63 b. Sanh. 43a.



in which this writer has asked the question. We can develop an answer

to the question as we observe the following principles:64

            1. The idea of Jewish collective guilt for Jesus' death is totally in-

accurate. Jewish participation in the events of Jesus' passion should

not be used as a basis for explaining the death of Jews during the


            2. It is also improper to apply the idea of collective guilt even to

the generation of Jews contemporary with Jesus. Not all Jews of Jesus'

lifetime sought the death of Jesus.

            3. The Gospels accurately show that Jesus had his opponents

among the Jews, and we can assume that a crowd did shout, "Crucify!

Crucify!" Those who made this cry seem to have been "a group per-

fectly orchestrated by Jesus' priestly adversaries to demand the release

of Barabbas instead."65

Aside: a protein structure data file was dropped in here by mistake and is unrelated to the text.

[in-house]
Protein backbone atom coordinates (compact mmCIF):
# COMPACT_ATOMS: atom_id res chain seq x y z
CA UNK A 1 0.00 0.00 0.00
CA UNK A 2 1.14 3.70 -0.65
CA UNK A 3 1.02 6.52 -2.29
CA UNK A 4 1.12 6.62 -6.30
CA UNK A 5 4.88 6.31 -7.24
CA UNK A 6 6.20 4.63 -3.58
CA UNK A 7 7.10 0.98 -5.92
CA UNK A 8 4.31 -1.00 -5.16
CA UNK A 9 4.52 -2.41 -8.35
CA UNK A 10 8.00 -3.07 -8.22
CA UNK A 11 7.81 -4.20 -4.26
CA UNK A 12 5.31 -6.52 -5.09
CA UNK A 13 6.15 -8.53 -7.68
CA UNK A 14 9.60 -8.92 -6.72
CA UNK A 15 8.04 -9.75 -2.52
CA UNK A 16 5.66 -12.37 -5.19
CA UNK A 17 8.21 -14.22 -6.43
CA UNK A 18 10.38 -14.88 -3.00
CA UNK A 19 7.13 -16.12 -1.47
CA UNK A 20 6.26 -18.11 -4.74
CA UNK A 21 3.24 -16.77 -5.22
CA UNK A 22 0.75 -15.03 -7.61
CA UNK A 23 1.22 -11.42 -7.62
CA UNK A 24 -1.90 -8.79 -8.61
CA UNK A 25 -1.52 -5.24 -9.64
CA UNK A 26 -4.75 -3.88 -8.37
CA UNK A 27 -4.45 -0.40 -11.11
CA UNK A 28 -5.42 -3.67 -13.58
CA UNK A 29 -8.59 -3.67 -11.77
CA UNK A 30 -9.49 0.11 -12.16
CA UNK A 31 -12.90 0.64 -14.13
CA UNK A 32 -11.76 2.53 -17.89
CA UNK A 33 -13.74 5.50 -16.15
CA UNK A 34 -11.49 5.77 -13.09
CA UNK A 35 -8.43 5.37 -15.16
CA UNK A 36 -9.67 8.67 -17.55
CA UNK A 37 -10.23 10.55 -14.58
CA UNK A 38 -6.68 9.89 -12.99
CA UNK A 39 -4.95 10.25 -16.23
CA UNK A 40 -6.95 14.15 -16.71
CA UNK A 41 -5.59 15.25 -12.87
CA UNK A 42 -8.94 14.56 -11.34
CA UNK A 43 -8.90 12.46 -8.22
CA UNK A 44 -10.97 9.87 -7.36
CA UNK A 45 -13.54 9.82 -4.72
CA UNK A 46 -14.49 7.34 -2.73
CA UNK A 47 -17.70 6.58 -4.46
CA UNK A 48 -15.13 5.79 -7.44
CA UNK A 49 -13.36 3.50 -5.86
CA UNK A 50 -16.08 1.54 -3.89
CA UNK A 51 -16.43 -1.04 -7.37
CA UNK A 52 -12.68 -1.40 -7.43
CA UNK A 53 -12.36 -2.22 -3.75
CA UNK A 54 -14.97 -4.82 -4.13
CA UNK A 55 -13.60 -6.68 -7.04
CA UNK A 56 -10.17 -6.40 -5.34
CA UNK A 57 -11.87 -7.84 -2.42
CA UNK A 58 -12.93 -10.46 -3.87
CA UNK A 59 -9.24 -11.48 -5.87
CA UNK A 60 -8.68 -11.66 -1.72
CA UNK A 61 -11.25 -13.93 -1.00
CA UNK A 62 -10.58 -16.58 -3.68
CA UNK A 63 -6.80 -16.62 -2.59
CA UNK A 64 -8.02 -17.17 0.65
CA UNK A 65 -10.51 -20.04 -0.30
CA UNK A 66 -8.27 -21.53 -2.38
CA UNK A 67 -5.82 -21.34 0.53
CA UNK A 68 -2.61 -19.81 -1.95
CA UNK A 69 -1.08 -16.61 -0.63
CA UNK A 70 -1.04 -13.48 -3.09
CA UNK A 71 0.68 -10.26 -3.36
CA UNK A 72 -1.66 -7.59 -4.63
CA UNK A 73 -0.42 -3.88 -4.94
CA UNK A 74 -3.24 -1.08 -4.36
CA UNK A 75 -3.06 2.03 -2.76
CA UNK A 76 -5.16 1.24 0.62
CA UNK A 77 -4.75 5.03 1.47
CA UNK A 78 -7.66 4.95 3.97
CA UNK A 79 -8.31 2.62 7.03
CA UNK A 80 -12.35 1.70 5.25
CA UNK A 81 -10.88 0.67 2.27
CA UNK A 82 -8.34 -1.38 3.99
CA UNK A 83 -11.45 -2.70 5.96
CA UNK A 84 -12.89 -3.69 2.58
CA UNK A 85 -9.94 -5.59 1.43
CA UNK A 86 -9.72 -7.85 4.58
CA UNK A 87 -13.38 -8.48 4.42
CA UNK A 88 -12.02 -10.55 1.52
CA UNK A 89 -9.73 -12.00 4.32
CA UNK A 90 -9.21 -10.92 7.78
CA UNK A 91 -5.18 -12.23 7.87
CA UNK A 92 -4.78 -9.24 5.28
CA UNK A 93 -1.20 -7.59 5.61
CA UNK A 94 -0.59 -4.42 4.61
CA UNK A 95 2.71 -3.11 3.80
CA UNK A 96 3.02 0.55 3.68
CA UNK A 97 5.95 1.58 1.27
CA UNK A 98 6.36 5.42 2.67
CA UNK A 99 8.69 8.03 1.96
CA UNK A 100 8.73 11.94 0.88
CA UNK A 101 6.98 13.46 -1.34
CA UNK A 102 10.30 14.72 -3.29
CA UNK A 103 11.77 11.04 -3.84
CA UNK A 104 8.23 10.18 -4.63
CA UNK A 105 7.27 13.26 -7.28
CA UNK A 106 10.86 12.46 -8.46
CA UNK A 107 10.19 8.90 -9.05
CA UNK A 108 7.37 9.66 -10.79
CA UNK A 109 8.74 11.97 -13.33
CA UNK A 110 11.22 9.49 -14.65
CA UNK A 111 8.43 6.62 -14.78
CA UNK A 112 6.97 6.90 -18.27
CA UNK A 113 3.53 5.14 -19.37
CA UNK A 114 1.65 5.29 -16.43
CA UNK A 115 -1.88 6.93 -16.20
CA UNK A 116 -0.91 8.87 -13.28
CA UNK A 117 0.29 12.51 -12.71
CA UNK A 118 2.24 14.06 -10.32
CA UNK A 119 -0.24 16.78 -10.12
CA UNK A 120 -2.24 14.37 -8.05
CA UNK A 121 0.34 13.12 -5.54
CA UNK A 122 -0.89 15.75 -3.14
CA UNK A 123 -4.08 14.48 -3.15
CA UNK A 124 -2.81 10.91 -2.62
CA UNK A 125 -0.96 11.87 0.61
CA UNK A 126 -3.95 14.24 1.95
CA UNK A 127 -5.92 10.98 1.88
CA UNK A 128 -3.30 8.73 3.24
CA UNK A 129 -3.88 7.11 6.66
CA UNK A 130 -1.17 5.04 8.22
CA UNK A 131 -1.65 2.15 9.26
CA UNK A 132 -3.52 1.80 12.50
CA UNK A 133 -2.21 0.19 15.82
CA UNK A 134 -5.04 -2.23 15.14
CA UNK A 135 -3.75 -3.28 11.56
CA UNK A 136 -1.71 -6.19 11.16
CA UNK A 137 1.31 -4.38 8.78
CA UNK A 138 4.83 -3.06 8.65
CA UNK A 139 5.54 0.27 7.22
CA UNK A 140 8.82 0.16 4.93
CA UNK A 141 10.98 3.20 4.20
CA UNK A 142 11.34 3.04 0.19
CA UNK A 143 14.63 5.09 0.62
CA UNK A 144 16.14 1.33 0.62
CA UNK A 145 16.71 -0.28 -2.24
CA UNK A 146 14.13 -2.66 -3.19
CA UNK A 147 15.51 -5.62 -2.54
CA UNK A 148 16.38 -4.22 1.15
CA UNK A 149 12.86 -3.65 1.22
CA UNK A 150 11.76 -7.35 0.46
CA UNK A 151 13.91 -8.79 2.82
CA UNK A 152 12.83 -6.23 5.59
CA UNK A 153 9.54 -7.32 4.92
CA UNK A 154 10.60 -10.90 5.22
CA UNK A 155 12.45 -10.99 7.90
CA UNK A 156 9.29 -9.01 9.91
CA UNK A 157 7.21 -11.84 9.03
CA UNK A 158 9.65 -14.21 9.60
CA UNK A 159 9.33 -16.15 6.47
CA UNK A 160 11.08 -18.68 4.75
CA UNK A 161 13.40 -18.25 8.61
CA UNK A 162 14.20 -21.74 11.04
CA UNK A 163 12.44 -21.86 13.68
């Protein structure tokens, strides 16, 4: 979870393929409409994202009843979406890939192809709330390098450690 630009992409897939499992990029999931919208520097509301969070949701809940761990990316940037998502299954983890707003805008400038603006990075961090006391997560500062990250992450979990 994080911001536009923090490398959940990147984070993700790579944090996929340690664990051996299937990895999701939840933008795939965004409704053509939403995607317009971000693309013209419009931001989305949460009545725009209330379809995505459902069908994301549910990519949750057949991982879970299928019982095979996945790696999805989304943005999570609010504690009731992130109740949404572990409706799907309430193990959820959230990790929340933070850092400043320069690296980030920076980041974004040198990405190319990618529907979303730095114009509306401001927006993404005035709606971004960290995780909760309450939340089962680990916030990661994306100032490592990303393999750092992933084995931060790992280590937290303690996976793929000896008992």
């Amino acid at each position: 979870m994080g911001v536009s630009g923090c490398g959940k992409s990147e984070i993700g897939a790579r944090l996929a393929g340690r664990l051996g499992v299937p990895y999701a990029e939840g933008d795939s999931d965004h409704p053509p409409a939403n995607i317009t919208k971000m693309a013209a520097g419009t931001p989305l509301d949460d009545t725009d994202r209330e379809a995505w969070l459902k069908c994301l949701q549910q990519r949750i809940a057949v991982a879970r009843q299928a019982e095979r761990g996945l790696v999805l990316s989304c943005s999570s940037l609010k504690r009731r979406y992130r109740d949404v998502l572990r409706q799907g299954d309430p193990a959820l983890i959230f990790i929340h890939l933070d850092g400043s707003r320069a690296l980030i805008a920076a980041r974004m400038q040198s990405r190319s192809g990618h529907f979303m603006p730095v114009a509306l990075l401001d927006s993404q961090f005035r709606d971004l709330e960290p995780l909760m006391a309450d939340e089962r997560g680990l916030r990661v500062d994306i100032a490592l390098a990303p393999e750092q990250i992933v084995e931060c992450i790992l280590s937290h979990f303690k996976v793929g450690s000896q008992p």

4. Jesus also had friends among the Jews, and most of these seem

to have been absent from the proceedings of his arrest, hearings, and

trial until it was too late. Some did get the message about Jesus' convic-

tion, and Luke reports that "a large number of people followed him,

including women who mourned and wailed for him" (Luke 23:27). It

is also important to remember the 120 Jewish Christians before Pente-

cost (Acts 1:15); the 3000 Jewish converts at Pentecost (Acts 2:41); the

5000 who soon appeared (Acts 4:4); and the many Jewish priests who

became believers (Acts 6:7). Paul spoke of a "remnant" of the Jews liv-

ing in his day (Rom 11:5).

            5. References to "the Jews,” particularly in the Fourth Gospel,

have at least four obvious meanings as proposed in the exegetical sec-

tion of this paper. Not all Jews opposed Jesus, but some, particularly

those influenced by the high priestly families, stubbornly sought his

death (Luke 23:13,21). We should not brand the Fourth Gospel as anti-